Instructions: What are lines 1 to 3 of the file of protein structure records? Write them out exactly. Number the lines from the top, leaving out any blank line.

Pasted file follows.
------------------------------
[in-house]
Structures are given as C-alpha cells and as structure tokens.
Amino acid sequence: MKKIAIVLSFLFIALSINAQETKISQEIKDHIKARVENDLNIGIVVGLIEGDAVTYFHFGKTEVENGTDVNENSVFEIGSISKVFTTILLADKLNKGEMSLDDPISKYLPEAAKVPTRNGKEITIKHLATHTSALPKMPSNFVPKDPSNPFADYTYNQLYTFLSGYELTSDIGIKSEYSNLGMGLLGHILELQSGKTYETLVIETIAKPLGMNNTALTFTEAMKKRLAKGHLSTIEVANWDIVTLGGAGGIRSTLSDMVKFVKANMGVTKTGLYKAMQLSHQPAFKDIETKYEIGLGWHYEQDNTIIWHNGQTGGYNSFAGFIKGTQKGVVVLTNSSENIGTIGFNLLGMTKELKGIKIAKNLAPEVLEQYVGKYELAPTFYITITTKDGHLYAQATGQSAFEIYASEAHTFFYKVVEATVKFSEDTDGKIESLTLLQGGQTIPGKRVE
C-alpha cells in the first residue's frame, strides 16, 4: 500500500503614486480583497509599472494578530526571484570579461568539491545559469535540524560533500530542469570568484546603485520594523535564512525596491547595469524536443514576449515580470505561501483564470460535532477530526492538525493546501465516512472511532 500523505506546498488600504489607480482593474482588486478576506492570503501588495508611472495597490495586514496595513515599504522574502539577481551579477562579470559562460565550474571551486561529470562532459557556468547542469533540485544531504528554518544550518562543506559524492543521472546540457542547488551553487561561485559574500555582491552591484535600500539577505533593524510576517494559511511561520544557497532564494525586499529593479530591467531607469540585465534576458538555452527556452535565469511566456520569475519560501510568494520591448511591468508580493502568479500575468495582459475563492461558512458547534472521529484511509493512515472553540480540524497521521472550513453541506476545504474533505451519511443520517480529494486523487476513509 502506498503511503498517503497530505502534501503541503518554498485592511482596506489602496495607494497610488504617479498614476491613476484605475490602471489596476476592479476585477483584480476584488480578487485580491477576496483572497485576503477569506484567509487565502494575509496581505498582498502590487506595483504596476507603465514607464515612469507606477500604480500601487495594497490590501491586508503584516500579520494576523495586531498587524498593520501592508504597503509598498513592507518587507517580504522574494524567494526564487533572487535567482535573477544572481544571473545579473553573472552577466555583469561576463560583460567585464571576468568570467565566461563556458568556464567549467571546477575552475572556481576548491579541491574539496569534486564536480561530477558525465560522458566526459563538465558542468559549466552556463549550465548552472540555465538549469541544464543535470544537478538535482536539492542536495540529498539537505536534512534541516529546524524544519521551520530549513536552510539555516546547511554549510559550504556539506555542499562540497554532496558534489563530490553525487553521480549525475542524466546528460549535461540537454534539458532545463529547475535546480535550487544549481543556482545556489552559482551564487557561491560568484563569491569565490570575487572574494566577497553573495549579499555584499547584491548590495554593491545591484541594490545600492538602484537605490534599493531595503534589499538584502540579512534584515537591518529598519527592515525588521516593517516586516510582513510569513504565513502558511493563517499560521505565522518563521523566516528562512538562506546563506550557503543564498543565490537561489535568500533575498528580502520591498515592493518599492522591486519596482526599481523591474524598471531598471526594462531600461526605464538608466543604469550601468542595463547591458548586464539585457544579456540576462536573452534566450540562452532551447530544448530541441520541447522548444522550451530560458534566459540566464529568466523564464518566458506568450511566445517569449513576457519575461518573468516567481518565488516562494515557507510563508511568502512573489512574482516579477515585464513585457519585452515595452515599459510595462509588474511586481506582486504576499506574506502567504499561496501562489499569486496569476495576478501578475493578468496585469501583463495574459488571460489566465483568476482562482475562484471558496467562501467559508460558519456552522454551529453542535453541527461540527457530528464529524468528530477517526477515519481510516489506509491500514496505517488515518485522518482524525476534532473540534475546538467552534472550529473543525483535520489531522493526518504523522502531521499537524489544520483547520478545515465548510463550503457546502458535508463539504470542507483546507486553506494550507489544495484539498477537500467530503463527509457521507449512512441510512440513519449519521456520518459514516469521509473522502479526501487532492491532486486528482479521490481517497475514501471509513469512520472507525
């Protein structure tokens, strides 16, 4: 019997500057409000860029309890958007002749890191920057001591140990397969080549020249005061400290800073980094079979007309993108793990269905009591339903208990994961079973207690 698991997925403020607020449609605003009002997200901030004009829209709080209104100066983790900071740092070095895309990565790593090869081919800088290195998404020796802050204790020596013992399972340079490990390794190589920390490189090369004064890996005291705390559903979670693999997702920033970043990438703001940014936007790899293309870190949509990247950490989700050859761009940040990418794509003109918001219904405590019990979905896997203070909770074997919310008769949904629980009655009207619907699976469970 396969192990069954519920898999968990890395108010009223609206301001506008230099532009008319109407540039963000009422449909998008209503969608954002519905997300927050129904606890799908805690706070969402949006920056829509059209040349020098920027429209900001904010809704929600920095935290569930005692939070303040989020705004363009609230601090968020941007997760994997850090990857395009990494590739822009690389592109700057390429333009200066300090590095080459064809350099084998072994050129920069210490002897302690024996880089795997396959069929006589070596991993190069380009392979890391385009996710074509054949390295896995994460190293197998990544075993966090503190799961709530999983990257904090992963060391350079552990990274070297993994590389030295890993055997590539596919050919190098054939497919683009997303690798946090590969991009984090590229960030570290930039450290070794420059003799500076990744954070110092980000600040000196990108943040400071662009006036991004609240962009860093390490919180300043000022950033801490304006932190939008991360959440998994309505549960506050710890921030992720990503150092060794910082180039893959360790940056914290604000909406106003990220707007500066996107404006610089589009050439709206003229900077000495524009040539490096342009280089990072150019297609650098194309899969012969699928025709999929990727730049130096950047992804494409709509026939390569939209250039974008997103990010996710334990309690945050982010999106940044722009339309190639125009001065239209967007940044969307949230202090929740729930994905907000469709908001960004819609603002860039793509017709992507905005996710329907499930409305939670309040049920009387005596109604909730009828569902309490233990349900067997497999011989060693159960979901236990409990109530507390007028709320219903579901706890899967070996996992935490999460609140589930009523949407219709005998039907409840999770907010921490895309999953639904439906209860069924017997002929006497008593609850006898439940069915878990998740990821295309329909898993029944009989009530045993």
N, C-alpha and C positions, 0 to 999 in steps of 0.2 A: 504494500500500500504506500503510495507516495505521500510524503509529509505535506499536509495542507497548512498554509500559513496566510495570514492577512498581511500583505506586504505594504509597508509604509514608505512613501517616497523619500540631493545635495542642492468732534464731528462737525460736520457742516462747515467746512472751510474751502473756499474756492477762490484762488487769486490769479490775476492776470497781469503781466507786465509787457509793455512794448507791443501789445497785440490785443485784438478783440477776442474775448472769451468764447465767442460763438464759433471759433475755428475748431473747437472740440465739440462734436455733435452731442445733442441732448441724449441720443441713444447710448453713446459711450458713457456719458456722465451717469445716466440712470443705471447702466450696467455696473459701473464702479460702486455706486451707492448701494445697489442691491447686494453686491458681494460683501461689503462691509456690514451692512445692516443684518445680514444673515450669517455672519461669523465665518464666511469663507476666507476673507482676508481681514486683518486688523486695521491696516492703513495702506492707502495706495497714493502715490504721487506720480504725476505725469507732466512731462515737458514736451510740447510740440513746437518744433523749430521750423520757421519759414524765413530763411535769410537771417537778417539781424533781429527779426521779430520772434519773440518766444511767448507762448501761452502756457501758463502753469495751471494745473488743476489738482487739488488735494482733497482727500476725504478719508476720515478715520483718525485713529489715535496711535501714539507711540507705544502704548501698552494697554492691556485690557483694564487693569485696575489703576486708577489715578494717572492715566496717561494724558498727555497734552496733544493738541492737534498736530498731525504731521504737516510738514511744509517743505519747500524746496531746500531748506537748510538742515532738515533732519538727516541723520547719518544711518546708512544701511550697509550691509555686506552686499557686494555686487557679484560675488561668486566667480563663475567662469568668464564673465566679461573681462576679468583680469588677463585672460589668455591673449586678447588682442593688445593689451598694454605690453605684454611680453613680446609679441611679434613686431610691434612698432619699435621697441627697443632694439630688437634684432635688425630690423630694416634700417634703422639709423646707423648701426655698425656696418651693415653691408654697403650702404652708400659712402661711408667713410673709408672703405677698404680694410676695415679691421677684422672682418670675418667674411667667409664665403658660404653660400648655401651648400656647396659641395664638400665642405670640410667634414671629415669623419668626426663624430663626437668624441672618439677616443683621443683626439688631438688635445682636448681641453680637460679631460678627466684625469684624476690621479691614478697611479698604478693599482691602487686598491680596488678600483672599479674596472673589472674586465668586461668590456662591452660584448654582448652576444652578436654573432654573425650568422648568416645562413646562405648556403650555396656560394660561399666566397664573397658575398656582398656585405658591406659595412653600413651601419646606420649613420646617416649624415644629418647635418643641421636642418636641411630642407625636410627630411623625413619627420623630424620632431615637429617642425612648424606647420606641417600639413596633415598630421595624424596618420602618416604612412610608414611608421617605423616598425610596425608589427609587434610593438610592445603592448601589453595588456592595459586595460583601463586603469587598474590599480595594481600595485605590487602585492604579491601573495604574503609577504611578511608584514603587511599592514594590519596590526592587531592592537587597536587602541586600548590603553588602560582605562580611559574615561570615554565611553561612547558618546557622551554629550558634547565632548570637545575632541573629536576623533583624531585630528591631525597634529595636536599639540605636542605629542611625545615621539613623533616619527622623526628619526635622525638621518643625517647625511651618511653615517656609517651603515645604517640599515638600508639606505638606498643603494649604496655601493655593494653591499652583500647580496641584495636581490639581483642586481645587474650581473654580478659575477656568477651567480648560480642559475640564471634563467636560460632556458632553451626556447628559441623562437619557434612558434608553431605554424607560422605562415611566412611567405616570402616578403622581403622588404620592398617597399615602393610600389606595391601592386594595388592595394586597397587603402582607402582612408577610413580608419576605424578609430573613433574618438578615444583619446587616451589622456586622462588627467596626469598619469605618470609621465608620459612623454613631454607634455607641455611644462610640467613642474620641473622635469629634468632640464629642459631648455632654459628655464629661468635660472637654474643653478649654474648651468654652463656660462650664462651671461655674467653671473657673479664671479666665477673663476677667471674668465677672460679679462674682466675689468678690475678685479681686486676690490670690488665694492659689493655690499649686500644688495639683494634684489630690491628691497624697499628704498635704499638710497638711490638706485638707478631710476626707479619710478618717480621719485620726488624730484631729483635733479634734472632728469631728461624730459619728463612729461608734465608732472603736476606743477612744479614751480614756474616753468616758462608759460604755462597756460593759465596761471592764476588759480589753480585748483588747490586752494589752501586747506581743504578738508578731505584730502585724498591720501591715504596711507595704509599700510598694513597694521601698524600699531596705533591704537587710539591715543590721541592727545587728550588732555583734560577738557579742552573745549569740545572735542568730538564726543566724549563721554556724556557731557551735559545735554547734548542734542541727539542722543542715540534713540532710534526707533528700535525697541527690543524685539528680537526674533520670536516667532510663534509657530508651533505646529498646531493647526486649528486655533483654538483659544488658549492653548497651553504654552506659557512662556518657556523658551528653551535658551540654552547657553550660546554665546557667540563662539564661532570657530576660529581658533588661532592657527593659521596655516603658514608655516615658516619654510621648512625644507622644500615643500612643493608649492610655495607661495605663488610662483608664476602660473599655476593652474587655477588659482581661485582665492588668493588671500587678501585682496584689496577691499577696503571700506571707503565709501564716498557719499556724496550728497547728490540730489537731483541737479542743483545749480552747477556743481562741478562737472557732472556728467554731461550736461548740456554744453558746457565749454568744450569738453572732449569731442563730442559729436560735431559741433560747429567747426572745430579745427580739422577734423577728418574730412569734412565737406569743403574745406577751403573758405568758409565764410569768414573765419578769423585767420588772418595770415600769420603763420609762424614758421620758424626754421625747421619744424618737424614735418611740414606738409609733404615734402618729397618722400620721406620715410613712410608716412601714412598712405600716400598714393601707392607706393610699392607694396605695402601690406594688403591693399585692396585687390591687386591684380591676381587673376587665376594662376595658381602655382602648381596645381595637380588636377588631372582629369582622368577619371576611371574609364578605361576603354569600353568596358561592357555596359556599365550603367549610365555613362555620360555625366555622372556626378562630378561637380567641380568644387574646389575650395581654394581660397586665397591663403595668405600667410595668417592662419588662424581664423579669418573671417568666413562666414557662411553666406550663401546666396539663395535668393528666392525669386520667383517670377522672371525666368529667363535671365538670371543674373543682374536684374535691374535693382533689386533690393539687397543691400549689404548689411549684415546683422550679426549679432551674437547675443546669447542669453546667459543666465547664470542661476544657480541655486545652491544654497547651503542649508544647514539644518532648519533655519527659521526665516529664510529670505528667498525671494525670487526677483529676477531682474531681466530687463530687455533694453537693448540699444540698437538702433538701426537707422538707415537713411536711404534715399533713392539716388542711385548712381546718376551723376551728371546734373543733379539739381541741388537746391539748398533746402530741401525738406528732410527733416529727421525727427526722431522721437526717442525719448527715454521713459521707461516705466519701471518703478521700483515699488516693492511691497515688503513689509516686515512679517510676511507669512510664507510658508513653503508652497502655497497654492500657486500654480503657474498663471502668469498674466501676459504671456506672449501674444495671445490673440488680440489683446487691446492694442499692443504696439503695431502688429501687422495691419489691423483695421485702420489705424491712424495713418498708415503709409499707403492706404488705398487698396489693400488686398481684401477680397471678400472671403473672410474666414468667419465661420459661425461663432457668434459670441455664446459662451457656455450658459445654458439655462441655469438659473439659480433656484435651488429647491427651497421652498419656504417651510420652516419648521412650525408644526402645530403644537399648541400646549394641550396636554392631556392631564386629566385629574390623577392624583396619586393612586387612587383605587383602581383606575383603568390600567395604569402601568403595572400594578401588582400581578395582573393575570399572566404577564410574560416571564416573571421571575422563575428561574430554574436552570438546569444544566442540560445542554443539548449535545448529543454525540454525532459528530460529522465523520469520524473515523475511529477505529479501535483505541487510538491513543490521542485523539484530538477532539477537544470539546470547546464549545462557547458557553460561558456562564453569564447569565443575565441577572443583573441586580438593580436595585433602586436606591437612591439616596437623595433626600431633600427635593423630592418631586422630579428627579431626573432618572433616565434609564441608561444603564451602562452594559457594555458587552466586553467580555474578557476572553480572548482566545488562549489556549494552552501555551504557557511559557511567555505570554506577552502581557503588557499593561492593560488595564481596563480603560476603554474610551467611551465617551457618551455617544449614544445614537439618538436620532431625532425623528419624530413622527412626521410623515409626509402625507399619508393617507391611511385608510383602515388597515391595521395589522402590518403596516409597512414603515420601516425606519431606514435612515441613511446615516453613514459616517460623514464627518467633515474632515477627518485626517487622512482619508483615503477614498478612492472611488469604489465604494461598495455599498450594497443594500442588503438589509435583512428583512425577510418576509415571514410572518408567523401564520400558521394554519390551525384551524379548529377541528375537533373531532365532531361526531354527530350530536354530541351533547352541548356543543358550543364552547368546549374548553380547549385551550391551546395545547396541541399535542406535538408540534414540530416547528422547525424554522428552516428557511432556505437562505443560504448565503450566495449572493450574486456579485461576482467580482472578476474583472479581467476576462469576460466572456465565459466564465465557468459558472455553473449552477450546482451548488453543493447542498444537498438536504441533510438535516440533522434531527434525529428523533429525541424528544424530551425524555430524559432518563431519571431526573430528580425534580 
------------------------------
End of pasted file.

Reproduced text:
[in-house]
Structures are given as C-alpha cells and as structure tokens.
Amino acid sequence: MKKIAIVLSFLFIALSINAQETKISQEIKDHIKARVENDLNIGIVVGLIEGDAVTYFHFGKTEVENGTDVNENSVFEIGSISKVFTTILLADKLNKGEMSLDDPISKYLPEAAKVPTRNGKEITIKHLATHTSALPKMPSNFVPKDPSNPFADYTYNQLYTFLSGYELTSDIGIKSEYSNLGMGLLGHILELQSGKTYETLVIETIAKPLGMNNTALTFTEAMKKRLAKGHLSTIEVANWDIVTLGGAGGIRSTLSDMVKFVKANMGVTKTGLYKAMQLSHQPAFKDIETKYEIGLGWHYEQDNTIIWHNGQTGGYNSFAGFIKGTQKGVVVLTNSSENIGTIGFNLLGMTKELKGIKIAKNLAPEVLEQYVGKYELAPTFYITITTKDGHLYAQATGQSAFEIYASEAHTFFYKVVEATVKFSEDTDGKIESLTLLQGGQTIPGKRVE